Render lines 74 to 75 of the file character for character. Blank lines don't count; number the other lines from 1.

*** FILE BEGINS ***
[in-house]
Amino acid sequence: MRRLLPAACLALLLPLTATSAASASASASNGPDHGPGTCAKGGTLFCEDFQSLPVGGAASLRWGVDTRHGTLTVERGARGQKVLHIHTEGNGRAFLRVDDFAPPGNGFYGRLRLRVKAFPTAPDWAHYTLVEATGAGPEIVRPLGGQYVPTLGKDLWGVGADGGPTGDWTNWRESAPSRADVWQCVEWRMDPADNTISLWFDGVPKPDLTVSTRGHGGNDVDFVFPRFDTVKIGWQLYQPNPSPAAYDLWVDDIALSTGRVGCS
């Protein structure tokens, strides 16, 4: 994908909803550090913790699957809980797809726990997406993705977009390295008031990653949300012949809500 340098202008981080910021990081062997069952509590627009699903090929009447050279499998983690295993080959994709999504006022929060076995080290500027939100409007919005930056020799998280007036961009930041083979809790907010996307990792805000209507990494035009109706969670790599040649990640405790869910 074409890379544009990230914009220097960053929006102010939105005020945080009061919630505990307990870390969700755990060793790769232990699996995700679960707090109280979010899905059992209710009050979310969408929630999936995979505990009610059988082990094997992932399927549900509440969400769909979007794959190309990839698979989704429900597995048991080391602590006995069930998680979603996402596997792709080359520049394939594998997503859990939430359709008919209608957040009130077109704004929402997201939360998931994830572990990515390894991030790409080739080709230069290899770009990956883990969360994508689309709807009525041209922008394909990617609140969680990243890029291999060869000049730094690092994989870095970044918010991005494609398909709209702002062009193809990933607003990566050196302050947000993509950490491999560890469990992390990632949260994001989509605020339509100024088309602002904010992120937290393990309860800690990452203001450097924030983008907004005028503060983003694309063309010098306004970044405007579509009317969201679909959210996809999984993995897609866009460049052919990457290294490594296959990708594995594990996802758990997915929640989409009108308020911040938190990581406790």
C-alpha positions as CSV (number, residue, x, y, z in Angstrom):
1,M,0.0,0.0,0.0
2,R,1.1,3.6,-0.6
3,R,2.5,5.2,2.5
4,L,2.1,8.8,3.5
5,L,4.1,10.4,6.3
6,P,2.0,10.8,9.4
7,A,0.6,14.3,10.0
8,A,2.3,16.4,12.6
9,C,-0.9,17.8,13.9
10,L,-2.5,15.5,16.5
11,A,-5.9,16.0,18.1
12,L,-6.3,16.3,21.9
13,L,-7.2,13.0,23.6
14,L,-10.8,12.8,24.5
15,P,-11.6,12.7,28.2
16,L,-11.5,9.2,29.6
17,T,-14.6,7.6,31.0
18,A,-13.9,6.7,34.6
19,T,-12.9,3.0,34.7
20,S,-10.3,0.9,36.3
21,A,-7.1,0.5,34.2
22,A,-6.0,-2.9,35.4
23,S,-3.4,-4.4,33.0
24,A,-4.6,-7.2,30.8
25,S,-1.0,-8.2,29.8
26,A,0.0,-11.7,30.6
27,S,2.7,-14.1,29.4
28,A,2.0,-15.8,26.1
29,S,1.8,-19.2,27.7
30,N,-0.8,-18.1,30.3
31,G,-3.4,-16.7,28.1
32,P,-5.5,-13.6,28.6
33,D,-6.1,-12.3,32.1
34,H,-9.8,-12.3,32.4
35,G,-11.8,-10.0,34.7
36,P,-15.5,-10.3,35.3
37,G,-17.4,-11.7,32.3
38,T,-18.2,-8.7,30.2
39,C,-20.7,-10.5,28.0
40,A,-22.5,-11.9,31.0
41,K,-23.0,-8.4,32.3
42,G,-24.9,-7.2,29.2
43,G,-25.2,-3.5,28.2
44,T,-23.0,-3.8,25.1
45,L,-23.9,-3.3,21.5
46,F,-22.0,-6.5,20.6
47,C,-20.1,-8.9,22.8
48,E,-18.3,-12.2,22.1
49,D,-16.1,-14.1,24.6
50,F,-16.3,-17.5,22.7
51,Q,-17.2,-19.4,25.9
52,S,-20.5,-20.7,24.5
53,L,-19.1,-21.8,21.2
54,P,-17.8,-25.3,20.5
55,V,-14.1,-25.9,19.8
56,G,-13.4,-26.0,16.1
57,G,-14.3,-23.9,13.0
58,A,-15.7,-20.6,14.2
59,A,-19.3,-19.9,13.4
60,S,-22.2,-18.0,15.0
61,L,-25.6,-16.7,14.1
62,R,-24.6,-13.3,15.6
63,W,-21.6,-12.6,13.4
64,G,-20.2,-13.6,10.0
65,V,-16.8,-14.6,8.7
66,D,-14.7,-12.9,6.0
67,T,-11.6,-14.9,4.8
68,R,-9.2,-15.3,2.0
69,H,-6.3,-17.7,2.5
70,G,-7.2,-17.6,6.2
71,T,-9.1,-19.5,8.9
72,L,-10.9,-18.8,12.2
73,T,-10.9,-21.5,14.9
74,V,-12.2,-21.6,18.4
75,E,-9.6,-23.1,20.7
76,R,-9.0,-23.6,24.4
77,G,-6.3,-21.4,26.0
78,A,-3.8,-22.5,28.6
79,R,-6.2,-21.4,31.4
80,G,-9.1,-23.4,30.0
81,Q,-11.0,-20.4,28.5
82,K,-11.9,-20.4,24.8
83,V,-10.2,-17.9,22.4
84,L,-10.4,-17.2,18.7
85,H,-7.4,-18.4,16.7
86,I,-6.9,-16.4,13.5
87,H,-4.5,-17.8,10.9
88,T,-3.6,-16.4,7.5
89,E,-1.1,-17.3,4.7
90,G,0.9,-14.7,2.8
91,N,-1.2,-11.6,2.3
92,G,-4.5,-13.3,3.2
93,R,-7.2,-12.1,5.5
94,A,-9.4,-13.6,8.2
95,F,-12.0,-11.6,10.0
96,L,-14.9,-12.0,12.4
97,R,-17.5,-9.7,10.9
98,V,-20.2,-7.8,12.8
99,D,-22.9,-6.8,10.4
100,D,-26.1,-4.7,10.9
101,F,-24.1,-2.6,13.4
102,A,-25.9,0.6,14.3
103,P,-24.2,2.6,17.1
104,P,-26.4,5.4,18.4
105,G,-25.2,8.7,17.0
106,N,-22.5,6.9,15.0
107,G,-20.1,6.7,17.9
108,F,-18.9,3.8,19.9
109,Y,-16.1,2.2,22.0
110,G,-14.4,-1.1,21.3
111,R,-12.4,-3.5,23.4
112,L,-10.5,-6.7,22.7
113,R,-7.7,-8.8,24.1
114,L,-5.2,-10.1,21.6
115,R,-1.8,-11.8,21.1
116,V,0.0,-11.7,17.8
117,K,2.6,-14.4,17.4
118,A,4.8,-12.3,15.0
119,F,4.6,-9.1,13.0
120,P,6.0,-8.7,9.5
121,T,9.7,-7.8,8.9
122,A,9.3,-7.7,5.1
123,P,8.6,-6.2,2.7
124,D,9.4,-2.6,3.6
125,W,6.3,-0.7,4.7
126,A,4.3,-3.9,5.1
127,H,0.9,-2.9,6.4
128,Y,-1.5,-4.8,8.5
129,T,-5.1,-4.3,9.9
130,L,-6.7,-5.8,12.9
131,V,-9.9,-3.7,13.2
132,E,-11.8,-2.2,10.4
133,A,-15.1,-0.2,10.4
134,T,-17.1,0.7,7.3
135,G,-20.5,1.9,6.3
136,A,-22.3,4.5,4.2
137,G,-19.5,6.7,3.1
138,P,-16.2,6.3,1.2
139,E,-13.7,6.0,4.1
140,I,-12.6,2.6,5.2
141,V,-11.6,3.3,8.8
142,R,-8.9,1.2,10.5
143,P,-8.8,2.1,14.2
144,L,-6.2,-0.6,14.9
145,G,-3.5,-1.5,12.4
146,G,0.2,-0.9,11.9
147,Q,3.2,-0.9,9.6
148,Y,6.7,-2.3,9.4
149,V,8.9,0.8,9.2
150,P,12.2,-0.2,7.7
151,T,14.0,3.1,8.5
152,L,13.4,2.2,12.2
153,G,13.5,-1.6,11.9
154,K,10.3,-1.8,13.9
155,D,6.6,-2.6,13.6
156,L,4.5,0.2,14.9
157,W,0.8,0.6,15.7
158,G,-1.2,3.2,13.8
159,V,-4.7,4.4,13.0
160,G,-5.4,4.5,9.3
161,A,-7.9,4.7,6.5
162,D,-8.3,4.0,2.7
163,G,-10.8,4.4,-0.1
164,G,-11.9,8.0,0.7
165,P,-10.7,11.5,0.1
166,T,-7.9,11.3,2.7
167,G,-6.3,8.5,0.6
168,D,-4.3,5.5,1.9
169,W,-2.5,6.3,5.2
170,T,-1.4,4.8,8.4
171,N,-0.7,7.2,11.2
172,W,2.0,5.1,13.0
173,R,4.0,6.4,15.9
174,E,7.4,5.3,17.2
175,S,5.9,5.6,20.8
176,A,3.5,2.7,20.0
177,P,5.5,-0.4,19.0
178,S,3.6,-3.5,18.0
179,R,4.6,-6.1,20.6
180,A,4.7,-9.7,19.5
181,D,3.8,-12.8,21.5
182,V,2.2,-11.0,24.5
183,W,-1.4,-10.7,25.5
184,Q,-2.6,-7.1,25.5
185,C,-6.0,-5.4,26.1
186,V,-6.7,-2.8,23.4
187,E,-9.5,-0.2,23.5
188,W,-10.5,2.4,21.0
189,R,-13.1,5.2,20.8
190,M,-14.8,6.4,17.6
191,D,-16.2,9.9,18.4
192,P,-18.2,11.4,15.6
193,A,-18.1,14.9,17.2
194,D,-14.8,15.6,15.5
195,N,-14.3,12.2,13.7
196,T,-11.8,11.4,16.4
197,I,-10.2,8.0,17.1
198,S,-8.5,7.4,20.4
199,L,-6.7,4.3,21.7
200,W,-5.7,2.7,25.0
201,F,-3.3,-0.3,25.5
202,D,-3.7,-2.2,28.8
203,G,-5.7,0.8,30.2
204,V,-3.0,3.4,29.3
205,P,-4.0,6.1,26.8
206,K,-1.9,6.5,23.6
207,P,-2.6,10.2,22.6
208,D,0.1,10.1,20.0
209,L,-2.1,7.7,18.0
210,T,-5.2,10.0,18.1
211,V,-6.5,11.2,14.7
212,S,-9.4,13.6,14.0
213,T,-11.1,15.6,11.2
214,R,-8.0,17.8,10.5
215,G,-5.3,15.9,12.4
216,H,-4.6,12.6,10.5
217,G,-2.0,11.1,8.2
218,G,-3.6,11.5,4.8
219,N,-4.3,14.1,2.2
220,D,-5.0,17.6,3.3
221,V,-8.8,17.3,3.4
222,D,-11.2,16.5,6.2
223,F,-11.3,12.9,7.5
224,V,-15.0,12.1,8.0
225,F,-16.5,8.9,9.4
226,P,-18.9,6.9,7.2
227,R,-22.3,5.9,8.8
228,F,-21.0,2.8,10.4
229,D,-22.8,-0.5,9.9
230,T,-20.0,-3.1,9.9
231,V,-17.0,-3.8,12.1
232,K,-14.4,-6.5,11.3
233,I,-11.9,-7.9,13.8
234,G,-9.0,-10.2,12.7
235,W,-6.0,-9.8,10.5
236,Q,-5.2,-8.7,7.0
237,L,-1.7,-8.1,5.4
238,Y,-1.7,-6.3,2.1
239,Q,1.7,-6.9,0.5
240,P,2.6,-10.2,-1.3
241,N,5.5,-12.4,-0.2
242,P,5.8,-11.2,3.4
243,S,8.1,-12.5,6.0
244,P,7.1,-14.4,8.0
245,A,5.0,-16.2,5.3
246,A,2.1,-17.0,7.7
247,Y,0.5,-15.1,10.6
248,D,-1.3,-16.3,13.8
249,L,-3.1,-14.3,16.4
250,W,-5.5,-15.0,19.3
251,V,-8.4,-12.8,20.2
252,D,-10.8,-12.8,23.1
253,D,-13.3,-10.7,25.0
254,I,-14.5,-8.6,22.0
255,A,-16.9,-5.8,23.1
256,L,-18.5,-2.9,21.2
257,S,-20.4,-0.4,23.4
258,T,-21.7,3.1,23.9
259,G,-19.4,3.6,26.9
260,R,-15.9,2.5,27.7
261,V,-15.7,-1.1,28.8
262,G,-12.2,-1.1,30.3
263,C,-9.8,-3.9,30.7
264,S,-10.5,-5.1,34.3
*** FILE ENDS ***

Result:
70,G,-7.2,-17.6,6.2
71,T,-9.1,-19.5,8.9